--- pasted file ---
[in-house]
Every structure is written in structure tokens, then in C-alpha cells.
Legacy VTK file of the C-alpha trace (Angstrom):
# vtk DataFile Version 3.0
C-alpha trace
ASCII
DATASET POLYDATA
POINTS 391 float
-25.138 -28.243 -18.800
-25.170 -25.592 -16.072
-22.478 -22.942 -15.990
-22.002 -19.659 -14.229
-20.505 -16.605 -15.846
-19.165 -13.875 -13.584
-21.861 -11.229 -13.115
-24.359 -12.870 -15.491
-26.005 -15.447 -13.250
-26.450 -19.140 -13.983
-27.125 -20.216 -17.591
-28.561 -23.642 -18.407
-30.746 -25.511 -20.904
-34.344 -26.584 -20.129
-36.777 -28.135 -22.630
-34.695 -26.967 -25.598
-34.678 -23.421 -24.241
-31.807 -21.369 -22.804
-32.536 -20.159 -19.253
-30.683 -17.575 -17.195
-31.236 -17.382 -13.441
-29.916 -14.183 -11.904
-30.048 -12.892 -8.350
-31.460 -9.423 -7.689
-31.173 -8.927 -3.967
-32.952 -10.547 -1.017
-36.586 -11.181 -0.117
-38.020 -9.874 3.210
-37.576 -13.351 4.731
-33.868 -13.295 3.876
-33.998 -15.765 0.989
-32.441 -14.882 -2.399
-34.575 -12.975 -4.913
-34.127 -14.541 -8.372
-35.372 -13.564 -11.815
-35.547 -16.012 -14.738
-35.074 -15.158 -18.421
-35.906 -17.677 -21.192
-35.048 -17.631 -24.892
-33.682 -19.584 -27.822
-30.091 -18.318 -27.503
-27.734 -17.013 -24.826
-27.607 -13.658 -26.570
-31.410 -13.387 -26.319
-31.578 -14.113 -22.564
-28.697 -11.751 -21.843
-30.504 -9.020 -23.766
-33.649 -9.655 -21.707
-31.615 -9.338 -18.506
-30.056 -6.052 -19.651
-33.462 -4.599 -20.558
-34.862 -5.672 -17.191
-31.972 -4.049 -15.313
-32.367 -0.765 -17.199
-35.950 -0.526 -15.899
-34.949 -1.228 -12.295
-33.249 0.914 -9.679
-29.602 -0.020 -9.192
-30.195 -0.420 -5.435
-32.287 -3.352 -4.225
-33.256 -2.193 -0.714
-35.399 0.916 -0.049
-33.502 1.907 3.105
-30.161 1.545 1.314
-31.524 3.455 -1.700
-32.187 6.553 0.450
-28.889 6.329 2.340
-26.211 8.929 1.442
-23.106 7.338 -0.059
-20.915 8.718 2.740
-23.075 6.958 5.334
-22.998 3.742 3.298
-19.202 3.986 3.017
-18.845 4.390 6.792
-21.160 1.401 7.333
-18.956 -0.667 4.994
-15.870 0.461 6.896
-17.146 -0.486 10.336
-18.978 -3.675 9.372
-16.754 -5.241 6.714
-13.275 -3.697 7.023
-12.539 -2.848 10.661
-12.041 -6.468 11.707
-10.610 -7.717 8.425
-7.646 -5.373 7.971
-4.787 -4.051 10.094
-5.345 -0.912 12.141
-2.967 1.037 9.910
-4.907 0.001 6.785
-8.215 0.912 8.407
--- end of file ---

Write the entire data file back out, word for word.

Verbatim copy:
[in-house]
Every structure is written in structure tokens, then in C-alpha cells.
Legacy VTK file of the C-alpha trace (Angstrom):
# vtk DataFile Version 3.0
C-alpha trace
ASCII
DATASET POLYDATA
POINTS 391 float
-25.138 -28.243 -18.800
-25.170 -25.592 -16.072
-22.478 -22.942 -15.990
-22.002 -19.659 -14.229
-20.505 -16.605 -15.846
-19.165 -13.875 -13.584
-21.861 -11.229 -13.115
-24.359 -12.870 -15.491
-26.005 -15.447 -13.250
-26.450 -19.140 -13.983
-27.125 -20.216 -17.591
-28.561 -23.642 -18.407
-30.746 -25.511 -20.904
-34.344 -26.584 -20.129
-36.777 -28.135 -22.630
-34.695 -26.967 -25.598
-34.678 -23.421 -24.241
-31.807 -21.369 -22.804
-32.536 -20.159 -19.253
-30.683 -17.575 -17.195
-31.236 -17.382 -13.441
-29.916 -14.183 -11.904
-30.048 -12.892 -8.350
-31.460 -9.423 -7.689
-31.173 -8.927 -3.967
-32.952 -10.547 -1.017
-36.586 -11.181 -0.117
-38.020 -9.874 3.210
-37.576 -13.351 4.731
-33.868 -13.295 3.876
-33.998 -15.765 0.989
-32.441 -14.882 -2.399
-34.575 -12.975 -4.913
-34.127 -14.541 -8.372
-35.372 -13.564 -11.815
-35.547 -16.012 -14.738
-35.074 -15.158 -18.421
-35.906 -17.677 -21.192
-35.048 -17.631 -24.892
-33.682 -19.584 -27.822
-30.091 -18.318 -27.503
-27.734 -17.013 -24.826
-27.607 -13.658 -26.570
-31.410 -13.387 -26.319
-31.578 -14.113 -22.564
-28.697 -11.751 -21.843
-30.504 -9.020 -23.766
-33.649 -9.655 -21.707
-31.615 -9.338 -18.506
-30.056 -6.052 -19.651
-33.462 -4.599 -20.558
-34.862 -5.672 -17.191
-31.972 -4.049 -15.313
-32.367 -0.765 -17.199
-35.950 -0.526 -15.899
-34.949 -1.228 -12.295
-33.249 0.914 -9.679
-29.602 -0.020 -9.192
-30.195 -0.420 -5.435
-32.287 -3.352 -4.225
-33.256 -2.193 -0.714
-35.399 0.916 -0.049
-33.502 1.907 3.105
-30.161 1.545 1.314
-31.524 3.455 -1.700
-32.187 6.553 0.450
-28.889 6.329 2.340
-26.211 8.929 1.442
-23.106 7.338 -0.059
-20.915 8.718 2.740
-23.075 6.958 5.334
-22.998 3.742 3.298
-19.202 3.986 3.017
-18.845 4.390 6.792
-21.160 1.401 7.333
-18.956 -0.667 4.994
-15.870 0.461 6.896
-17.146 -0.486 10.336
-18.978 -3.675 9.372
-16.754 -5.241 6.714
-13.275 -3.697 7.023
-12.539 -2.848 10.661
-12.041 -6.468 11.707
-10.610 -7.717 8.425
-7.646 -5.373 7.971
-4.787 -4.051 10.094
-5.345 -0.912 12.141
-2.967 1.037 9.910
-4.907 0.001 6.785
-8.215 0.912 8.407